Family Mediation

When can a court terminate parental responsibility?

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Walker Family Law
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When can a court terminate parental responsibility?

Most parents will have ‘parental responsibility’ for their children. Parental responsibility means the legal responsibility to do whatever is necessary to look after the child.

Parental responsibility is normally shared by both parents, irrespective of whether they have separated. Having parental responsibility can therefore be of great importance to a separated parent who wishes to continue to play a full role in their child’s upbringing.

However, parental responsibility is not necessarily permanent. The court can, in certain circumstances, terminate a parent’s parental responsibility, as two recent cases have shown.

What the law says

Before looking at the particular facts of those two cases, we need to consider what the law says regarding the termination of parental responsibility.

The first point to make is that there is only one mechanism by which parental responsibility may be removed: an order of the court.

When considering whether to make such an order the welfare of the child is the ‘paramount consideration’. In other words, the court has to decide that it is better for the child to remove parental responsibility from one of its parents than to leave that parent with parental responsibility (obviously, it is usually considered best for the child if both parents have parental responsibility).

The court may also ask the question: if this parent was applying for parental responsibility, would it be granted to them? When considering this question the court will take into account such matters as the level of attachment between the parent and the child, and the parent’s commitment to the child. If the answer to the question is ‘no’, then that is an important factor to take into account when deciding whether to terminate parental responsibility.

And if the court concludes that the parent is unlikely to exercise parental responsibility in a way that would be beneficial to the child, then clearly it would be best for the welfare of the child for parental responsibility to be terminated.

Two recent cases

So to the two cases, in both of which the father’s parental responsibility was terminated by the court.

The first case concerned two sisters, aged seven and two. Their father had parental responsibility for them, having been named on their birth certificates, and their mother was applying to the court for his parental responsibility to be terminated.

The facts in the case were quite shocking. In March 2019 the father stabbed the mother fifteen times, as she was walking home from school with the older child, who was five at the time. The father was subsequently convicted of the attempted murder of the mother, for which he is serving a prison sentence, with a minimum term of thirteen and a half years.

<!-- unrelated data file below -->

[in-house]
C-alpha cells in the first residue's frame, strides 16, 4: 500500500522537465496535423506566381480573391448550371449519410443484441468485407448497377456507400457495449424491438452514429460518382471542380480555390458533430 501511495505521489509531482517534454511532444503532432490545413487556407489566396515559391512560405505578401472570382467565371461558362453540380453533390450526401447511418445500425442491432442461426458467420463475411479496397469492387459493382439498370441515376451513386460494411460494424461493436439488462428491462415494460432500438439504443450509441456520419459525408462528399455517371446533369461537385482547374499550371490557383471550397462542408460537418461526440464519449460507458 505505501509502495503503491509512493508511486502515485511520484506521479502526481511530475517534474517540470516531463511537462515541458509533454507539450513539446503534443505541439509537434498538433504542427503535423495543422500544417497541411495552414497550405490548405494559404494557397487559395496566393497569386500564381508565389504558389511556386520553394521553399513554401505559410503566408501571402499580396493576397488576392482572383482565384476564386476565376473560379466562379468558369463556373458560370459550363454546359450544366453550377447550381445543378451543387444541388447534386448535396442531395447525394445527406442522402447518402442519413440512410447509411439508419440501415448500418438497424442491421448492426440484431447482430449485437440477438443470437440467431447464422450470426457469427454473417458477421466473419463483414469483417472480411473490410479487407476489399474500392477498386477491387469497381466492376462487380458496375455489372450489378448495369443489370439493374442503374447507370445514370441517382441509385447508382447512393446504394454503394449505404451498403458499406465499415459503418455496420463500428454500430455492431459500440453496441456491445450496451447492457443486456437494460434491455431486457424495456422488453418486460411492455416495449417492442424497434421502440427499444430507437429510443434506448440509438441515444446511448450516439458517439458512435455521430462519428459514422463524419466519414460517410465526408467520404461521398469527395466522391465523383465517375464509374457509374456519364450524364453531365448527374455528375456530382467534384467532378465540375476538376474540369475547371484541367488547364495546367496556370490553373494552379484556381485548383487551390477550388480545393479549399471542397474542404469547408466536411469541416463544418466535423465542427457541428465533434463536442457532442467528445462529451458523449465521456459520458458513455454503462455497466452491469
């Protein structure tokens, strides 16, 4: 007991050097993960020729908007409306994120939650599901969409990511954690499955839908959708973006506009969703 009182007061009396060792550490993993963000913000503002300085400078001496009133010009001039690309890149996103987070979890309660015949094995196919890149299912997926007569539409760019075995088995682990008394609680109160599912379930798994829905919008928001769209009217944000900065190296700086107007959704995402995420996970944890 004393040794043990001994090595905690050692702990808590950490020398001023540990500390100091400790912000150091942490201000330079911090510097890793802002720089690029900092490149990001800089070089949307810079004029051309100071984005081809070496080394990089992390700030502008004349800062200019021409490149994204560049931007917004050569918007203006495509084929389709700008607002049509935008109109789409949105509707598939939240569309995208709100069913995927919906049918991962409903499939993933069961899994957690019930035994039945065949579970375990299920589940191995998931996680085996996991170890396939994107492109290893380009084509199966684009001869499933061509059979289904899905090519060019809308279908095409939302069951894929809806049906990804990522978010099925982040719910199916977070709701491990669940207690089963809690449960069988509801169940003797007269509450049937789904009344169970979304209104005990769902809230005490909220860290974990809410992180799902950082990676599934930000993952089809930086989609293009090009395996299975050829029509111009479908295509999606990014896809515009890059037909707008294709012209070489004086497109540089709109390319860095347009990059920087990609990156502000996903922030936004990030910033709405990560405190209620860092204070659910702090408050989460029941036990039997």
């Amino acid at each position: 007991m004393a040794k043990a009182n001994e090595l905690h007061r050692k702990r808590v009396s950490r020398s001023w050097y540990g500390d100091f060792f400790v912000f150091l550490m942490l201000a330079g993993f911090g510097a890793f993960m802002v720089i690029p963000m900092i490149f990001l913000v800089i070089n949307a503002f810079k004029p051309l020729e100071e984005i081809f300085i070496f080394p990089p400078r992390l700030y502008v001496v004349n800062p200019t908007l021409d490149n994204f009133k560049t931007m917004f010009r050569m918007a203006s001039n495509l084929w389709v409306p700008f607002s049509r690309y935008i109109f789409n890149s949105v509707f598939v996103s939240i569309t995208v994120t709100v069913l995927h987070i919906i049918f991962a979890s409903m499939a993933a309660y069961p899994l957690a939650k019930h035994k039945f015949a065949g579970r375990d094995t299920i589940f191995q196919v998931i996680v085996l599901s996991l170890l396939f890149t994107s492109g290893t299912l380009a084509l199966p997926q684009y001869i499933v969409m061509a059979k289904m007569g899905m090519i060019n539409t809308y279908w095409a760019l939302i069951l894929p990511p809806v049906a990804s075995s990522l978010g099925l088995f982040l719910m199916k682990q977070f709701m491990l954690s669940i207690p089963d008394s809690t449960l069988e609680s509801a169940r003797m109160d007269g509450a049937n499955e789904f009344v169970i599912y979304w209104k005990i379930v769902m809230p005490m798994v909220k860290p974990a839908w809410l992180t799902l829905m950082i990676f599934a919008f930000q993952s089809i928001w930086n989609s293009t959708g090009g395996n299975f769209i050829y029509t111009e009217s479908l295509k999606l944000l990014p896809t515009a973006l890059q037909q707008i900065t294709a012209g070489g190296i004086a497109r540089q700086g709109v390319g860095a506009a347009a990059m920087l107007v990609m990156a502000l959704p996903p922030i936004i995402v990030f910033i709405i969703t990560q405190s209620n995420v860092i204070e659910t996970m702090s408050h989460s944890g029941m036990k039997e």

But it did not stop there, in April 2020 the father made a call to Crimestoppers stating that the mother was going to be murdered on that day. As a result of this the mother and children had to be rehomed, and additional security measures were put in place.

In these circumstances it may come as no surprise that the court granted the mother’s application to terminate the father’s parental responsibility.

The second case concerned a child aged eight years. Her parents separated in 2014, and she remained with the mother. In 2015 the father came under investigation by the police for sexual offences against a child. In the light of this, and on the advice of the police, the mother stopped the father’s contact with the child. The father has had nothing to do with her since.

The father was subsequently convicted of sexual offences against children, and served a term of imprisonment.

Following this, the father was convicted of harassing a female victim, including making threats to have her killed. The Probation Service concluded that two categories of people were at risk from the father: children and intimate partners.

The mother’s solicitors wrote to the father inviting him to consent to the removal of parental responsibility. He did not reply, and the mother applied to the court for an order terminating his parental responsibility.

Hearing the application Mr Justice MacDonald was satisfied that if the father were applying for parental responsibility, such an order would not be granted.

There was no attachment with the child (who has no recollection of him), he showed no commitment to her (he had failed to engage in the proceedings), and he had taken no steps since his convictions to address his offending behaviour, or the risk he had been assessed to continue to present to children and former partners. In addition, Mr Justice Macdonald was satisfied that were the father to have parental responsibility there was a significant risk he would seek to use it to control the mother.

Accordingly, he found that it was in the child’s best interests to terminate the father’s parental responsibility.

You can find out more about parental responsibility, and what it means, on this page.